Concluding remarks and perspectives

Conventionally, lipids involved in cellular signaling are assumed to act via specific interactions with proteins, such as platelet-activating factor, which represents an agonist for the typical seven-transmembrane helix G-protein-coupled platelet-activating factor receptor. Yet, very different membrane-mediated effects on proteins can also be depicted. As a simple example, reflecting the dependence of phospholipase A2 action on phospholipid lateral packing density allows osmotic stretching of lipid bilayers to change the lateral packing in a manner that makes membrane insertion of the phospholipase A2 possible, giving access for the phospholipid substrates into the active site of phospholipase A2. Accordingly, the physical state of the substrate converts to the action of an enzyme, a biochemical signal, readily demonstrating that phospholipase A2 is a mechanosensitive protein [87]. Recognizing the importance of the membrane lipid physical (phase) state to the lateral organization of all membrane constitutes, it was postulated that lipids may control the physiological state of a membrane organelle by modifying its physical state [88]. Along these lines, we previously showed that the formation of ceramide by sphingomyelinase results in an extensive phase separation, analogous to the so-called capping in cells by ligands such as concanavalin A [89, 90]. Ceramide formation was further shown to induce both 2D and 3D changes in membrane organization [91]. Lipid oxidation and the introduction of oxidized lipids provide another, more dramatic, example of this principle. Notably, lipid oxidation manifests as loss of membrane phosphatidylserine asymmetry, previously assumed to require enzyme activity by ‘scramblase’. However, recent biophysical studies have demonstrate that the mere presence of oxPL in membranes is sufficient, alleviating the need for a scramblase enzyme.

Lipid peroxidation has been the subject of extensive studies for several decades, however the large diversity of oxidation-inducing factors (e.g. enzymes, ROS) and types of reactions have made elucidation of the specific roles of the end products a formidable challenge [47, 92]. Recent renewed interest in lipid peroxidation stems from findings of the involvement of oxPL in apoptosis, inflammation and several pathological conditions. Accordingly, inflammation and systemic oxidative stress being hallmarks of Alzheimer's disease, Parkinson's disease and cancer may shed light on the underlying molecular-level mechanisms of these and related diseases. For example, as pointed out recently [93], the apparent protective effects of Parkinson's disease and Alzheimer's disease against some cancers [94, 95] potentially evolve from augmented targeting of host defense proteins/peptides to cancer cells with oxPL-containing membranes. This also explains why administration of an antioxidant such as vitamin E can result in an increased incidence of cancer [96], with the antioxidant diminishing oxidative stress and thus reducing the exposure of oxPL on the surface of cancer cells, attenuating the efficiency of host defense proteins/peptides in eradicating these cells [72]. In light of the above, lipid peroxidation can be considered as a signaling mechanism, initiated with oxidative lipid derivatization, which further translates into a change in membrane biophysical properties, followed by extensive modulation of lipid–protein interactions and finally alteration of biological processes on the whole-organism level.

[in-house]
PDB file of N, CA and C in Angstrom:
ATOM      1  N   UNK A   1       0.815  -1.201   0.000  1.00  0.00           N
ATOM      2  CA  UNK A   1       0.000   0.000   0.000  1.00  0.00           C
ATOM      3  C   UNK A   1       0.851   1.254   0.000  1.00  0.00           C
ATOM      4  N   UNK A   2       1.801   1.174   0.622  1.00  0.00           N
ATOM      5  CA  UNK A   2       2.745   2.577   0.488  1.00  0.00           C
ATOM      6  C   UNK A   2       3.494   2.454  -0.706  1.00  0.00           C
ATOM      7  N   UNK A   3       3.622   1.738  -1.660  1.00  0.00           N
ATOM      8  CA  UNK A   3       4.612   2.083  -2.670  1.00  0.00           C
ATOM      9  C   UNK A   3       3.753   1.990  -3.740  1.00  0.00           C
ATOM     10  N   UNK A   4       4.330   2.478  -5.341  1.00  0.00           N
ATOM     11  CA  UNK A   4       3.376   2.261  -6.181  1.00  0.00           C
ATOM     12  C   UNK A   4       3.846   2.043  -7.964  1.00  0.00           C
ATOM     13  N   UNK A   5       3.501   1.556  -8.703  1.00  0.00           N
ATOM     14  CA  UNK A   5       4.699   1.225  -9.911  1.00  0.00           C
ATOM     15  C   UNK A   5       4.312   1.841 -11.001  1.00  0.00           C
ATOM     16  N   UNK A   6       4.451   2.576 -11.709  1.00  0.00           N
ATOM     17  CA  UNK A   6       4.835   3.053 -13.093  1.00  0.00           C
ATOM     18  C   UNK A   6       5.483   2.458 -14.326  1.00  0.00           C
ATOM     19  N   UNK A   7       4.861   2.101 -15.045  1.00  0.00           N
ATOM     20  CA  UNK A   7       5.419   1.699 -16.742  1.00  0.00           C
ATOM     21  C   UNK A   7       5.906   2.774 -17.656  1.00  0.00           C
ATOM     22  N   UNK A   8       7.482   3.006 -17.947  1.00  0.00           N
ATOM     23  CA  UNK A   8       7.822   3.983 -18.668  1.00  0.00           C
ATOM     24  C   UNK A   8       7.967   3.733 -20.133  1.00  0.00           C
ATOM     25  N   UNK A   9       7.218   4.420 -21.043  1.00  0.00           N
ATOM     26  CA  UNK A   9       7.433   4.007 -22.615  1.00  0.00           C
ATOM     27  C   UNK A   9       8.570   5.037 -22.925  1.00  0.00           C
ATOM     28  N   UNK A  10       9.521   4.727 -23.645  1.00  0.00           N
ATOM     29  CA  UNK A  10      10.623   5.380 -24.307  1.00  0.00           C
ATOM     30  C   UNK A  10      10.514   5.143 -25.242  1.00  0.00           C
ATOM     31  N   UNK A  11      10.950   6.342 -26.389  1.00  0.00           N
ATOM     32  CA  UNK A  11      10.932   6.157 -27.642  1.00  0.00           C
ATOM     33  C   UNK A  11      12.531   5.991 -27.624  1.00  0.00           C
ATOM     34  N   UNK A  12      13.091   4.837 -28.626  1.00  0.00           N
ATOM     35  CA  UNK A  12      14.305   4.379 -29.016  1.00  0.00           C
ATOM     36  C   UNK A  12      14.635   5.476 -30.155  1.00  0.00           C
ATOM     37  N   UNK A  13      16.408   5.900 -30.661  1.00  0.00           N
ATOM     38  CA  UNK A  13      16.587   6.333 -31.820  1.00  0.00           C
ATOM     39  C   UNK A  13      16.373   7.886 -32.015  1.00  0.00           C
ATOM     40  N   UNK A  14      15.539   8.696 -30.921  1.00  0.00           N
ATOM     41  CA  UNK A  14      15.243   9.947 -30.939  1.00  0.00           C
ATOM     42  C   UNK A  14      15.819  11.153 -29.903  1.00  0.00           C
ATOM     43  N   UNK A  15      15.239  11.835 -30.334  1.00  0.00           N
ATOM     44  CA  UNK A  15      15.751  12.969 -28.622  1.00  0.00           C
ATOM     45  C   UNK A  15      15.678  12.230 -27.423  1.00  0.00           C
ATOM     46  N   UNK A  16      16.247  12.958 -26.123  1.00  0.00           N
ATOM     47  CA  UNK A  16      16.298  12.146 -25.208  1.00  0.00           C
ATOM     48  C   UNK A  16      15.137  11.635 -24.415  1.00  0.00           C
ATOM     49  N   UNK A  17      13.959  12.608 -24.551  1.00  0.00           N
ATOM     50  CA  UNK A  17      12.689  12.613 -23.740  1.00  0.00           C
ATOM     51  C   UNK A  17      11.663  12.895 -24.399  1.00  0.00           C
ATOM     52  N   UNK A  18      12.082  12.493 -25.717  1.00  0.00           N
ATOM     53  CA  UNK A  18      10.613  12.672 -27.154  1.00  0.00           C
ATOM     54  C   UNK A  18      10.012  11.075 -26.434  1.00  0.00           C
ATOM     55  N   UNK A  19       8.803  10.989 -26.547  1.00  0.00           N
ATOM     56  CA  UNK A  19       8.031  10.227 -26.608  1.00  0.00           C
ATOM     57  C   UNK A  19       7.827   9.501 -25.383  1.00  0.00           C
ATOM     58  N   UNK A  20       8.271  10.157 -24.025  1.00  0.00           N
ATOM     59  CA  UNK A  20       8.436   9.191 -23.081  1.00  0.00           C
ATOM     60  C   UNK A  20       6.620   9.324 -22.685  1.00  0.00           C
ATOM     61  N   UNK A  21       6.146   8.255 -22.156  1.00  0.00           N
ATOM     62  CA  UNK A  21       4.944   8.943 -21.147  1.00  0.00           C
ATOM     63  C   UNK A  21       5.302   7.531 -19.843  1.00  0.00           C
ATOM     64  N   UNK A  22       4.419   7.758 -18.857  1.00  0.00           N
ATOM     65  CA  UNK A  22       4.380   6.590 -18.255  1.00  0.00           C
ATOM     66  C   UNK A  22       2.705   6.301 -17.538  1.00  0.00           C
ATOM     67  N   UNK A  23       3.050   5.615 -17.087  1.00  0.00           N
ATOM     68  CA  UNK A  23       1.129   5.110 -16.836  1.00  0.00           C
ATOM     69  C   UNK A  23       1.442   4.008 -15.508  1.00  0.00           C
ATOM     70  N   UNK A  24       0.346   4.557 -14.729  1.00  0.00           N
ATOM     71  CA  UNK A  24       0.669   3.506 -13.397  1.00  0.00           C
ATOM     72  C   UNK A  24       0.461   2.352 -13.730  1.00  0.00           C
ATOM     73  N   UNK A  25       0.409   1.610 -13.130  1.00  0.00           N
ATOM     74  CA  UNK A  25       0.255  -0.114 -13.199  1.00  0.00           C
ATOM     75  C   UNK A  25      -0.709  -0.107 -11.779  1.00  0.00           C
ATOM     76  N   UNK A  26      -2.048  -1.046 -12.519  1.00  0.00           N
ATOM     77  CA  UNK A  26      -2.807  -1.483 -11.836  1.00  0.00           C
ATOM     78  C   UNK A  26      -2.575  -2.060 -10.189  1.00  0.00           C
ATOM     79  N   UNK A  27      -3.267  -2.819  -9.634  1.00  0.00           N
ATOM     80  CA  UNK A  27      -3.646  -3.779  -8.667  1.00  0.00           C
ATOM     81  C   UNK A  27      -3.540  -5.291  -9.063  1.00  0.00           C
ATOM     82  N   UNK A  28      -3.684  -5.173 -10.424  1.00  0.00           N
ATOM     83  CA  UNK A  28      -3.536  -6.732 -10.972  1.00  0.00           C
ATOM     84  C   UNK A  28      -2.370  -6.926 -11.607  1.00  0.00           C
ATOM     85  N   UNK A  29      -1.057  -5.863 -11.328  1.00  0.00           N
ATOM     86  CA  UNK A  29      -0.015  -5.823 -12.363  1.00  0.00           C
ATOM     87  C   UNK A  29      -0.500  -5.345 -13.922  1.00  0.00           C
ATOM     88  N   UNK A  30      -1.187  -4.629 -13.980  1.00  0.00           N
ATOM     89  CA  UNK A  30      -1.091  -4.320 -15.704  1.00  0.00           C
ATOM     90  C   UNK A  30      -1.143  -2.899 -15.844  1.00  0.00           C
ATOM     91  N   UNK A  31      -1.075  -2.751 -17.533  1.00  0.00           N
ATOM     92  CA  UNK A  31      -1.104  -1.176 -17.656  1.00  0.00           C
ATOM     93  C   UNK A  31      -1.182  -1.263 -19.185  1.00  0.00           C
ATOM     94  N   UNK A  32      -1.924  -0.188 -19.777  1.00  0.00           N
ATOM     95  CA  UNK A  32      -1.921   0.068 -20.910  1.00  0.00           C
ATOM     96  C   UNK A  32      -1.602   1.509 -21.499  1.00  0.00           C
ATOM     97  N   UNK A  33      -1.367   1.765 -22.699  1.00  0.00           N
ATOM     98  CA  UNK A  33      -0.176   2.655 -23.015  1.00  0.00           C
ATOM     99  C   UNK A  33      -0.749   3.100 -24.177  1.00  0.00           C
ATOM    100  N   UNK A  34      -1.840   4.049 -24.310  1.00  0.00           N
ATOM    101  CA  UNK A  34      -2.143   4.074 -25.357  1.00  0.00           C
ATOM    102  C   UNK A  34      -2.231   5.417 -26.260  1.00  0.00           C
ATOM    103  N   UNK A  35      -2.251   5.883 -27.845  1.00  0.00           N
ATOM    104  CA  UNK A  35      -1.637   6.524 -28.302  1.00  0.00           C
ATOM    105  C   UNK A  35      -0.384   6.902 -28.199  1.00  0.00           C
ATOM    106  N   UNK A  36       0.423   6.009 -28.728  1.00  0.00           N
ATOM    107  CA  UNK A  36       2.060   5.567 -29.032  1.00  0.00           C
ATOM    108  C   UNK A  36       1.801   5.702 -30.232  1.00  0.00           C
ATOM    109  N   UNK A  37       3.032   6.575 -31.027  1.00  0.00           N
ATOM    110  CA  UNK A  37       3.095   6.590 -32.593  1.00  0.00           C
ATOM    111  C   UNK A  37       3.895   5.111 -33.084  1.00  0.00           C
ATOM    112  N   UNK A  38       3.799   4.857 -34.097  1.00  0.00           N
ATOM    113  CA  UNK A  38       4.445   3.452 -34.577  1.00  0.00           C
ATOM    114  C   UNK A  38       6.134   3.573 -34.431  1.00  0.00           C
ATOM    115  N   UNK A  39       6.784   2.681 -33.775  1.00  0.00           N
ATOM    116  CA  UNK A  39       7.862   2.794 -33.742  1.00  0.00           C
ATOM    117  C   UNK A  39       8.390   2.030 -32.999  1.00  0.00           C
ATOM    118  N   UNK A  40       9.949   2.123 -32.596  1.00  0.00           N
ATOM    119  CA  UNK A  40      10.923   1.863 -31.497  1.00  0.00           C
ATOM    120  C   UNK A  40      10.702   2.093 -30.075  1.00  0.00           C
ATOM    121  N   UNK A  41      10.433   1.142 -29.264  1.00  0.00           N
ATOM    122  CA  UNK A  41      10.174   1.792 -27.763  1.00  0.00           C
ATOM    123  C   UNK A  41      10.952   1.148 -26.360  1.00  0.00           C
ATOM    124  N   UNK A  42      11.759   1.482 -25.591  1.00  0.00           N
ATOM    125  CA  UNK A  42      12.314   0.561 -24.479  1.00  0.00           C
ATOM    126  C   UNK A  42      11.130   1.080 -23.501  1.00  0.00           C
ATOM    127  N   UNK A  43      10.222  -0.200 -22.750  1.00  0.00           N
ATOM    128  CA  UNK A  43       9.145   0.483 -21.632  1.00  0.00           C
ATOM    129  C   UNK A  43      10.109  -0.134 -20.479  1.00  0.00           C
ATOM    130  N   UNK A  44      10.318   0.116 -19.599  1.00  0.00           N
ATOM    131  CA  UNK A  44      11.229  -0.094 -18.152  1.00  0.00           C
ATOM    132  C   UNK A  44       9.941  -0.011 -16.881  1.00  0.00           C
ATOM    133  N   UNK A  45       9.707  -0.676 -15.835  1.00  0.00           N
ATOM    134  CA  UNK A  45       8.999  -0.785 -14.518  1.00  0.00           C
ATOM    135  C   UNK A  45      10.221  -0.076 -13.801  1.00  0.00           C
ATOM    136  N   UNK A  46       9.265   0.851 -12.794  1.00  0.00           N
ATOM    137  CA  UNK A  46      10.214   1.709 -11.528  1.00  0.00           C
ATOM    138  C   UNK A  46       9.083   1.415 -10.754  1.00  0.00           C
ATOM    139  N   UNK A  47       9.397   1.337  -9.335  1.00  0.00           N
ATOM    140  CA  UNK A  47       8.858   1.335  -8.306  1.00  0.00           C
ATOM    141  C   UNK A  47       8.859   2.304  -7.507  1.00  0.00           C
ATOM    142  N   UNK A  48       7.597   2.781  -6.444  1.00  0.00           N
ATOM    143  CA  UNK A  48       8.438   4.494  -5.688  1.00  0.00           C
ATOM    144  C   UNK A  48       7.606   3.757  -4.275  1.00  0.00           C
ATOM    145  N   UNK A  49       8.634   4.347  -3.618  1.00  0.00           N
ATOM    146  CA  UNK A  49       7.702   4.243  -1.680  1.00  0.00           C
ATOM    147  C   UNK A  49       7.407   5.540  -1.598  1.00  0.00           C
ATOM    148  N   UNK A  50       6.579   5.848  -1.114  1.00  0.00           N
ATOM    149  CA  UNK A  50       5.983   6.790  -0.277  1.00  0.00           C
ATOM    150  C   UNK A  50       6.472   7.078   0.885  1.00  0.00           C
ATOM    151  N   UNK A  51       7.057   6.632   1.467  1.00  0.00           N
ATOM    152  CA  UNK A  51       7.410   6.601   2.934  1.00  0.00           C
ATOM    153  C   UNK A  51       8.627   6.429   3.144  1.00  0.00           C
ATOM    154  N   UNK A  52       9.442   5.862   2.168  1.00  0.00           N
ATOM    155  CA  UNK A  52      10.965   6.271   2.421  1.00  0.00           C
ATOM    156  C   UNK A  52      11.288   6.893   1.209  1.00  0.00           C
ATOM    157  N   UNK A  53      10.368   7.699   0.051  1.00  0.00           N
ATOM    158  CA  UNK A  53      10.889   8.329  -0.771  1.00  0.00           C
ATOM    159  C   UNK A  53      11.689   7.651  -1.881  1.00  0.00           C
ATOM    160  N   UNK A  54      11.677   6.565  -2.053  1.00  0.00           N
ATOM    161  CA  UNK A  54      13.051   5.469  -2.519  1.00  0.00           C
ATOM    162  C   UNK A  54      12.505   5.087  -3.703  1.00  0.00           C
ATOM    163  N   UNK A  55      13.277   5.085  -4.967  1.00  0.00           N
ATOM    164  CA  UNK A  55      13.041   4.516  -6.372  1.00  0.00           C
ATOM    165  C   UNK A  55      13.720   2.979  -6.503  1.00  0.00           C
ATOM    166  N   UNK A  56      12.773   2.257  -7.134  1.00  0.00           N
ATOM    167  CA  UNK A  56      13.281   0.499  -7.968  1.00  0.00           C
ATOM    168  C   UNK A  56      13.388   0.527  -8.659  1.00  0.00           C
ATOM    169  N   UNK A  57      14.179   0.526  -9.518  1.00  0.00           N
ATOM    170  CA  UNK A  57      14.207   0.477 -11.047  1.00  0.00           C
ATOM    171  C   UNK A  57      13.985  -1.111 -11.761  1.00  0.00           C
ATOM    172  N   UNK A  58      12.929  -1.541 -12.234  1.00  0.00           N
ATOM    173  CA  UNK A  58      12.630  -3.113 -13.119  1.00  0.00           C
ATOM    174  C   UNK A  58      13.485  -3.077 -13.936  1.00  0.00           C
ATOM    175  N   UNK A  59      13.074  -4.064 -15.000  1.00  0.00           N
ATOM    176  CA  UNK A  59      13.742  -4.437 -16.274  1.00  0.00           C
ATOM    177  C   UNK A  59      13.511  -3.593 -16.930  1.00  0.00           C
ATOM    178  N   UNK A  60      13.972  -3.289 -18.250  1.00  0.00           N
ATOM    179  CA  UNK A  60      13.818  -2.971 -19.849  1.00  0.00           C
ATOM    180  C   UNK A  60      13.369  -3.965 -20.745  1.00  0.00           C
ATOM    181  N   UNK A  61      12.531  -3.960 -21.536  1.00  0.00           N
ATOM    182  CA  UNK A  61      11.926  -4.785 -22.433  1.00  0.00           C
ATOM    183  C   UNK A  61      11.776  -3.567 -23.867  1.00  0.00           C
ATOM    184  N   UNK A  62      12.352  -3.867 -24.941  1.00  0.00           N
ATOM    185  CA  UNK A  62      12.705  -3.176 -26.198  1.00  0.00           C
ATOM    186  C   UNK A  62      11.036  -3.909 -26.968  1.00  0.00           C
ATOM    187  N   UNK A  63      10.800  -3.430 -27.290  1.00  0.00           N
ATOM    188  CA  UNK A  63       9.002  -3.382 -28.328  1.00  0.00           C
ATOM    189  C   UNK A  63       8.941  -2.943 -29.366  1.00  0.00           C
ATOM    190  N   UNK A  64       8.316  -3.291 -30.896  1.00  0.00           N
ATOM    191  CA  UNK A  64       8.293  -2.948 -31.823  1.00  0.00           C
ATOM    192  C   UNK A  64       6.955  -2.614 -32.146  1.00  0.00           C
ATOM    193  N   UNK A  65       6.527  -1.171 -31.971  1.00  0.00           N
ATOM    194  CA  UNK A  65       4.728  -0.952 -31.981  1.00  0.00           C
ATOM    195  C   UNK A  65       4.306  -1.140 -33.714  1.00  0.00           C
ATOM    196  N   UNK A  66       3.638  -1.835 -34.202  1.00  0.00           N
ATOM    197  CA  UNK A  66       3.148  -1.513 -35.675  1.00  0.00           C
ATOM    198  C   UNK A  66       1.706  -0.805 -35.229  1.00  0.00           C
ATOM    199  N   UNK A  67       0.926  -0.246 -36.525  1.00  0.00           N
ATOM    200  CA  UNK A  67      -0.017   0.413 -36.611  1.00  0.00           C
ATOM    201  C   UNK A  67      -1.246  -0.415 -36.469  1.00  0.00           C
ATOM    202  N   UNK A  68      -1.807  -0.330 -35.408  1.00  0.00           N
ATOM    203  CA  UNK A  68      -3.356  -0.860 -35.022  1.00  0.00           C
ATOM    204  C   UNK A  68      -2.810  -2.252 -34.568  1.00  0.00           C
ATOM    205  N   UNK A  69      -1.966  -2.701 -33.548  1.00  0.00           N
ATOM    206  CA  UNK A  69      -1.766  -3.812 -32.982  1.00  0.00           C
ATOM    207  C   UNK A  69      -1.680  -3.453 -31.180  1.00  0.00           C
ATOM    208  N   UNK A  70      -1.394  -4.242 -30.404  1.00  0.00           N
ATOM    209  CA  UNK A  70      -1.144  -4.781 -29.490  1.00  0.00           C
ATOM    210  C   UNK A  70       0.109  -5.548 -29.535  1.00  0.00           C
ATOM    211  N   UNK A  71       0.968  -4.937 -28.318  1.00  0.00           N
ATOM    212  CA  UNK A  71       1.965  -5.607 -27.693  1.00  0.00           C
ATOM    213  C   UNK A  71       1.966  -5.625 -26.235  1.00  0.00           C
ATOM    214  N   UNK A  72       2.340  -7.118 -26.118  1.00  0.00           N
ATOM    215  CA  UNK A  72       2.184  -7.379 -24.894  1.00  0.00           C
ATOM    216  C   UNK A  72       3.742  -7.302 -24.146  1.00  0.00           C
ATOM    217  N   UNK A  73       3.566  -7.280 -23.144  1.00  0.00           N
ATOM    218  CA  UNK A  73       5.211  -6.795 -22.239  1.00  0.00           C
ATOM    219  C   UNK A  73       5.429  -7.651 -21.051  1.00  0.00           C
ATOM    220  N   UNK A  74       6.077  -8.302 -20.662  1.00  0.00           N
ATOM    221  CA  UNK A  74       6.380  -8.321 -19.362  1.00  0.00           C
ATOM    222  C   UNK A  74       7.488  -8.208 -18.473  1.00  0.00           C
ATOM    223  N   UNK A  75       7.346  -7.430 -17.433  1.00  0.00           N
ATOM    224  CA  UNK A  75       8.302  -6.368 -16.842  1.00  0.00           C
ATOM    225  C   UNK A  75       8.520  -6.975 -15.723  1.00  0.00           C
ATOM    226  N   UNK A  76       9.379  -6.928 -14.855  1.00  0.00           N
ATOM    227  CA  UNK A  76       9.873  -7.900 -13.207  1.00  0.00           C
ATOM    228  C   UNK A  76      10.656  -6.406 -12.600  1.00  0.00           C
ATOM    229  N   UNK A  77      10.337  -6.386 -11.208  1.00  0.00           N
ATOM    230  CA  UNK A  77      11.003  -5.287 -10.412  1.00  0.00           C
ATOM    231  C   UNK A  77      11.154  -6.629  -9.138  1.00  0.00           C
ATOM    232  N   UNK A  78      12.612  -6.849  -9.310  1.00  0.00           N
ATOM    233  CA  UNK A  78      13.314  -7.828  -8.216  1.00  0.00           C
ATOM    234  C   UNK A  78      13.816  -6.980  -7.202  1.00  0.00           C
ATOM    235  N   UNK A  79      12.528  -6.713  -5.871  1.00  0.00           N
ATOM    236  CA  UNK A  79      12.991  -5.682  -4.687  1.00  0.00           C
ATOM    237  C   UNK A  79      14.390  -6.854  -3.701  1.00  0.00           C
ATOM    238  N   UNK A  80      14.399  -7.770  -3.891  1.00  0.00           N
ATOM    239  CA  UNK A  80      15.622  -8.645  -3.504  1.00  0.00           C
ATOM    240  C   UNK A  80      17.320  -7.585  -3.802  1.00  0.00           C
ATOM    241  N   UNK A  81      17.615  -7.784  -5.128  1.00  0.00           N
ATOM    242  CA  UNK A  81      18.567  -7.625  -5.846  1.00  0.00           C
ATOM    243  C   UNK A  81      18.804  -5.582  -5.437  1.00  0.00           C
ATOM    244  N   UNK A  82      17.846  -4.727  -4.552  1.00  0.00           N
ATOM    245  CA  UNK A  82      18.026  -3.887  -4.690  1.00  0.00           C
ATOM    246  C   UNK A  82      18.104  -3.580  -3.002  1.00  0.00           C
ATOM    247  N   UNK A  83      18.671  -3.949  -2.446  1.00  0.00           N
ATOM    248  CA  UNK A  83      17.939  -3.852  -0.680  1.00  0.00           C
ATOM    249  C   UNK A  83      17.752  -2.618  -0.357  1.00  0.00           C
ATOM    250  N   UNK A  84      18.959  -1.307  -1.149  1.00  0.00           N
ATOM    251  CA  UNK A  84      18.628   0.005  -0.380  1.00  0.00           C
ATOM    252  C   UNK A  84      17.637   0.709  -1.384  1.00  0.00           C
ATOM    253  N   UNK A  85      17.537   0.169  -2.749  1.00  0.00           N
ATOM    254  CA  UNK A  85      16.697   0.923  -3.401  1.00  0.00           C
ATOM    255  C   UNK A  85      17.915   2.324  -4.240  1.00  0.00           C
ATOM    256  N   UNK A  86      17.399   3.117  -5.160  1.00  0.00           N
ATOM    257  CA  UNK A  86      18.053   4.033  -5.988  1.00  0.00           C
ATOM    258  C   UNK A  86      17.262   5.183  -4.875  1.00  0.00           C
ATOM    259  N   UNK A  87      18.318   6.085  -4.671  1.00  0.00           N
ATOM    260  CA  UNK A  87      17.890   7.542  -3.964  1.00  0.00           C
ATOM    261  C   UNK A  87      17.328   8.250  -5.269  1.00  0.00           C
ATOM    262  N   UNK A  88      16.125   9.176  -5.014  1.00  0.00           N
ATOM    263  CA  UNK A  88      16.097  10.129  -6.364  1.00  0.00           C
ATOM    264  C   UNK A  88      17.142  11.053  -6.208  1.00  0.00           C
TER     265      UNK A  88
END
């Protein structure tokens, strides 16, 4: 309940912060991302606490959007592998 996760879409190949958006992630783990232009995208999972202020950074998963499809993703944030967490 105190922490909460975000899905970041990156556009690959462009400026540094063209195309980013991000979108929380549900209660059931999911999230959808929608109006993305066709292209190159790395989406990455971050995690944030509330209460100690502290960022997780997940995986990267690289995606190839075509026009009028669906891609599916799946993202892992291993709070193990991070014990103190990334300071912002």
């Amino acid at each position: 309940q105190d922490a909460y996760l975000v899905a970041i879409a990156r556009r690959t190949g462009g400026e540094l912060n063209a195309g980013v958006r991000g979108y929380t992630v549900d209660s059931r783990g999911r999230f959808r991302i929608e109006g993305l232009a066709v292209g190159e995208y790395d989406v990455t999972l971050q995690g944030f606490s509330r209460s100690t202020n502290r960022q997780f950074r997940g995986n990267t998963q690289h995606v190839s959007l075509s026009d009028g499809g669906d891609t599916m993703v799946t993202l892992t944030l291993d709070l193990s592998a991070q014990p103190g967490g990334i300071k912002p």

Last, but not least, in this context, it is of interest that most anticancer drugs, such as adriamycin, cisplatin and taxol, as well as γ-radiation, all induce oxidative stress [97-100]. Accordingly, it seems feasible that their cytotoxic action involves the formation oxidized phospholipids, which then cause cell death. To this end, of all the structural components of a cell the only ones which are readily amenable to dietary modification are the lipid acyl chains. This scenario readily complies with the observed sensitization to anticancer drugs of cancer cells by dietary polyunsaturated fatty acyl [101] and also suggests that antioxidants such as vitamin E should be excluded from the diet of patients undergoing chemotherapy or γ-radiation therapy. Along the same lines, hyperbaric oxygen has been shown to enhance the efficiency of anticancer drugs [102]. Taking into account the dramatic increase in the oxygenation of plasma, from 0.3 to 6% achieved by increasing the pressure from 1 to 3 atm, a drastic increase in the local concentration of ROS in tumors can be expected. The critical role of oxygen availability in cell killing [103] is in keeping with the key role of ROS and ROS-generated products in the execution phase of apoptosis.

Acknowledgements

This study was financed by the Finnish Academy ESF EUROMEMBRANE project oxPL, MEM/09/E006, BECS and Sigrid Juselius Foundation.